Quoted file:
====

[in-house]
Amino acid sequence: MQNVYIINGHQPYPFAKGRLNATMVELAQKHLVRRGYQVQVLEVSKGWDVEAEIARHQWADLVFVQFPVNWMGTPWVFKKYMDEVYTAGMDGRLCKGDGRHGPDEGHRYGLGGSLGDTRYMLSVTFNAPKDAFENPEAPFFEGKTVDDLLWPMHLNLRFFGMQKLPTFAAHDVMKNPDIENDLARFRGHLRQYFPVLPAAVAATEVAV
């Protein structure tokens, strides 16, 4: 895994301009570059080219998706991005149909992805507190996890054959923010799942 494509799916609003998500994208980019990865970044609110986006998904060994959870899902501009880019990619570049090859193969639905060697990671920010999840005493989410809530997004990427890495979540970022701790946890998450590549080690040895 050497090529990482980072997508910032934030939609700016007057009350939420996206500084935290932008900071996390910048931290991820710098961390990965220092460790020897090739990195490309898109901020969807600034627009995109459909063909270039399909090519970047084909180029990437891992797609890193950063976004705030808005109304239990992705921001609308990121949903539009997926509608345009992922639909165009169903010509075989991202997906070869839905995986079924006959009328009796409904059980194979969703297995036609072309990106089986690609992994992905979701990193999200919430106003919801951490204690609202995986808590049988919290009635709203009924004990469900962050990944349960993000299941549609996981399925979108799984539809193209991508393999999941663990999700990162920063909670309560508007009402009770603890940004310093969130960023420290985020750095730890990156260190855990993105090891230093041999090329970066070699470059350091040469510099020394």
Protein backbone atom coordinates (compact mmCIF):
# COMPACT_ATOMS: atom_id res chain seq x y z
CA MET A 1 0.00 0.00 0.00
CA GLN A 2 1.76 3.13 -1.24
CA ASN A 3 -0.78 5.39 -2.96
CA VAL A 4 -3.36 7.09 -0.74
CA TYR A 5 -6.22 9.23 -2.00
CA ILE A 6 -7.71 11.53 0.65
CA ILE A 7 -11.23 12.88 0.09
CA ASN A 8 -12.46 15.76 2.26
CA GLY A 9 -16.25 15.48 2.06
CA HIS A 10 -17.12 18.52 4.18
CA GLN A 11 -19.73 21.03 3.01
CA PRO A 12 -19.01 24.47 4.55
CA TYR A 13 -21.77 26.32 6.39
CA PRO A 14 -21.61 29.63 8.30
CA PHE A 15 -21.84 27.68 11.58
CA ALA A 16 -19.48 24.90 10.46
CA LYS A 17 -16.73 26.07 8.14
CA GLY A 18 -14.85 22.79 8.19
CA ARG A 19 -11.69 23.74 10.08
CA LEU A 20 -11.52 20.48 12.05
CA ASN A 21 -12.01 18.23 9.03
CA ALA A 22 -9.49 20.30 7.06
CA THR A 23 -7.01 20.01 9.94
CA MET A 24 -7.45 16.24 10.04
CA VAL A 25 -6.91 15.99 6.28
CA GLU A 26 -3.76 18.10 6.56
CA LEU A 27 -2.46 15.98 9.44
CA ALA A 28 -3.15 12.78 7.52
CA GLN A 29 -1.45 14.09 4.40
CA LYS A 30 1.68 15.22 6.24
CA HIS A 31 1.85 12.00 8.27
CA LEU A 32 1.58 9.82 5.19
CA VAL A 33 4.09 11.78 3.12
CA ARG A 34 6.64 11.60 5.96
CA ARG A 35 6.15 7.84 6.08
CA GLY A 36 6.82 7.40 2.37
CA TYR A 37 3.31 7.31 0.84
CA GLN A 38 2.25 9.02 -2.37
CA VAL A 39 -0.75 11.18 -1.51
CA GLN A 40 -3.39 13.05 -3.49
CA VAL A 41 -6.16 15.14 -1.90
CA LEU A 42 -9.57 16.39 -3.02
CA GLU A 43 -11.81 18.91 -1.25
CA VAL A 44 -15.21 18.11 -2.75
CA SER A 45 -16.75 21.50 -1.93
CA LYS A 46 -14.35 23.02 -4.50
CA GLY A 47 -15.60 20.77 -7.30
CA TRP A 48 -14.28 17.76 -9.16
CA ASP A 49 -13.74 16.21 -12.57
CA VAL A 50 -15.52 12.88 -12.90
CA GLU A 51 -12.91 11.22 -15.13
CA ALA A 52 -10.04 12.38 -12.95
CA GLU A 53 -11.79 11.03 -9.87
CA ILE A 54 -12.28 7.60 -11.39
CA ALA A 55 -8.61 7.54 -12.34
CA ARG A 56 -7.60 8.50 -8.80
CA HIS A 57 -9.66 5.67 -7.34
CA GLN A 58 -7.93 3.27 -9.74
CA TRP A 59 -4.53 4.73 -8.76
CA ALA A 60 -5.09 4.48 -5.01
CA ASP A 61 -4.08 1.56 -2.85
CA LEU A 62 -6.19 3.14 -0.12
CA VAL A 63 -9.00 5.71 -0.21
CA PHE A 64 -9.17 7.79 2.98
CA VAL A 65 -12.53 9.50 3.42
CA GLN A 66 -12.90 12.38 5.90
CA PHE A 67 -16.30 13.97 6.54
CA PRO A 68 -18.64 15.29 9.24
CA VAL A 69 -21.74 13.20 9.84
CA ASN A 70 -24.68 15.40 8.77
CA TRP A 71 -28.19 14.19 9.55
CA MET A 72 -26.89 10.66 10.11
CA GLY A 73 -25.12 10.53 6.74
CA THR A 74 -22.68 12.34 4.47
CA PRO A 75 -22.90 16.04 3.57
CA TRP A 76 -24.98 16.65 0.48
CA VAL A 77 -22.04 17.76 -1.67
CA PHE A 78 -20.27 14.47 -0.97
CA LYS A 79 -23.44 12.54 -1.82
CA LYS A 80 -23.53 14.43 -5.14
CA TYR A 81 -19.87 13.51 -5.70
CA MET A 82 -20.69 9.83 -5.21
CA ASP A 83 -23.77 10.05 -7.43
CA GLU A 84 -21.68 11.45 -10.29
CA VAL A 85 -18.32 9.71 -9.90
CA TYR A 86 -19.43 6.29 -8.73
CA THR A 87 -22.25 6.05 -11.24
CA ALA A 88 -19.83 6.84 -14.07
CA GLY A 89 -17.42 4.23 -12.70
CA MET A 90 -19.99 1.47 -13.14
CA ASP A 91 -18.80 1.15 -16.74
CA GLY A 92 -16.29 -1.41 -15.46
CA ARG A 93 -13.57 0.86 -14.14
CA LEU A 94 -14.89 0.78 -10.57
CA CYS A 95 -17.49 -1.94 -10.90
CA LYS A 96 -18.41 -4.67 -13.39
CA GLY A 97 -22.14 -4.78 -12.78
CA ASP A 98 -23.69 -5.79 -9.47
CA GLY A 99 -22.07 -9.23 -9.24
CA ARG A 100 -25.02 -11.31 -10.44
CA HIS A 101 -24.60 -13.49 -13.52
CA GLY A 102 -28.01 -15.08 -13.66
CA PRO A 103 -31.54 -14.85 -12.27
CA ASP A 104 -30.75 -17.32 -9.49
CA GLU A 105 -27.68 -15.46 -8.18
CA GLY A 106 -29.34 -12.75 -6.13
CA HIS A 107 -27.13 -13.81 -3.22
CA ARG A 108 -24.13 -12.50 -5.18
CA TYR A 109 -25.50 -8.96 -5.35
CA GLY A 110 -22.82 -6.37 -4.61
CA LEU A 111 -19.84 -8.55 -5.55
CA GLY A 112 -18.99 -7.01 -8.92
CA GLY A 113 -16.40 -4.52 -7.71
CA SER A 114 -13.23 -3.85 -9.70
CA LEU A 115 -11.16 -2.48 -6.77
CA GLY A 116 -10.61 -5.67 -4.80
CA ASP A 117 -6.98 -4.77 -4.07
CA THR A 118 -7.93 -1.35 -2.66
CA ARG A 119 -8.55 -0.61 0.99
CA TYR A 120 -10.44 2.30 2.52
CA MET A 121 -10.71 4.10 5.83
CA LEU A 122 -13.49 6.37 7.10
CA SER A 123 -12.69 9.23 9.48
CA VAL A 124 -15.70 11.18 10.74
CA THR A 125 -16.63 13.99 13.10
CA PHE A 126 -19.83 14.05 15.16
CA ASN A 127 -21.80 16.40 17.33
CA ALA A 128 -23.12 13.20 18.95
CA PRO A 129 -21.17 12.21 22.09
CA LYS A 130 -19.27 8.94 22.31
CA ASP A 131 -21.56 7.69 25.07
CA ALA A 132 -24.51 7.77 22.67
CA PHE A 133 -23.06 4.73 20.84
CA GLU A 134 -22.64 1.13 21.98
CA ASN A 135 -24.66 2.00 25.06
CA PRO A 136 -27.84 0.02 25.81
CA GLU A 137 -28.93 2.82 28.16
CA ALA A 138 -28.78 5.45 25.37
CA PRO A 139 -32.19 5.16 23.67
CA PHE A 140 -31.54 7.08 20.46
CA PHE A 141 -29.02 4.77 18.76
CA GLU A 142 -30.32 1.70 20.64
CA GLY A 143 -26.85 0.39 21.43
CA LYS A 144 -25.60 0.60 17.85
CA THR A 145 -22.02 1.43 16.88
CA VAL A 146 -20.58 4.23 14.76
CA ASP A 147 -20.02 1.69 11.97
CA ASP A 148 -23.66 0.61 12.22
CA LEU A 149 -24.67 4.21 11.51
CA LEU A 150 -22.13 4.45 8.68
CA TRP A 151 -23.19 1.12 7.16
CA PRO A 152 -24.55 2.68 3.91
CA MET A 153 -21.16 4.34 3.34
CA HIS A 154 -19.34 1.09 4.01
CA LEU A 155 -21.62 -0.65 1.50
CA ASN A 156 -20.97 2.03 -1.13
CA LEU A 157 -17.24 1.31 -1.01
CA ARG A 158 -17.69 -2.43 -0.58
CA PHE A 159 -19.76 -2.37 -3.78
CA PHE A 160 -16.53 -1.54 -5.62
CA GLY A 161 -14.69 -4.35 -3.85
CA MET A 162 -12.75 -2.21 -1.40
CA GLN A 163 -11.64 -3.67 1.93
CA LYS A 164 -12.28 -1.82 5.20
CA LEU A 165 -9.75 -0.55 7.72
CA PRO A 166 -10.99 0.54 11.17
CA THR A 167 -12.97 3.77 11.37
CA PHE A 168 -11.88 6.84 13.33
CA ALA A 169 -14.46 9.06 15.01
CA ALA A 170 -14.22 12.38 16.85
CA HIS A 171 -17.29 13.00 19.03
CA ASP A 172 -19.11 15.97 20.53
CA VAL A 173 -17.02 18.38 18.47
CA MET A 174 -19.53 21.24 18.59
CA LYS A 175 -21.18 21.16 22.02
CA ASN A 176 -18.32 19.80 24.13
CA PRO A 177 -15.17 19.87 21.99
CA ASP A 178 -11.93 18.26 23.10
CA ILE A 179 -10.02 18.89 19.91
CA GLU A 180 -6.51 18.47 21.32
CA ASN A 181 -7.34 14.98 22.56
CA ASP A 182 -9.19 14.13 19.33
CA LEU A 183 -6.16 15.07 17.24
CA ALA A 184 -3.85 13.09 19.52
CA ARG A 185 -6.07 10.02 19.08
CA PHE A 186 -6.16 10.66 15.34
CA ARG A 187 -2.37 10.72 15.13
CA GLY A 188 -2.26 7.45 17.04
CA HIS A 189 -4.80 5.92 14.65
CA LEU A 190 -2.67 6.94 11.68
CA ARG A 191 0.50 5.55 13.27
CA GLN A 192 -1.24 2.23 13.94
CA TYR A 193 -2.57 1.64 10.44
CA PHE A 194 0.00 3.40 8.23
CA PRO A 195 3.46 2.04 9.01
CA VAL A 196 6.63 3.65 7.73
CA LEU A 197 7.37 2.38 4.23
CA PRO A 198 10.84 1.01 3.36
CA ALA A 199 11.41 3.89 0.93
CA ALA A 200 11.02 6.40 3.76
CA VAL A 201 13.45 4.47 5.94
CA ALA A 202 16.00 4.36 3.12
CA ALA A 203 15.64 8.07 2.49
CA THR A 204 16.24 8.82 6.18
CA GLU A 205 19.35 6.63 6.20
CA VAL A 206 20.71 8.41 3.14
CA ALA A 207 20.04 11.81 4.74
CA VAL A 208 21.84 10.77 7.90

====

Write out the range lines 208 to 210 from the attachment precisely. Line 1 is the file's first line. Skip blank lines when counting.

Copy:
CA ALA A 203 15.64 8.07 2.49
CA THR A 204 16.24 8.82 6.18
CA GLU A 205 19.35 6.63 6.20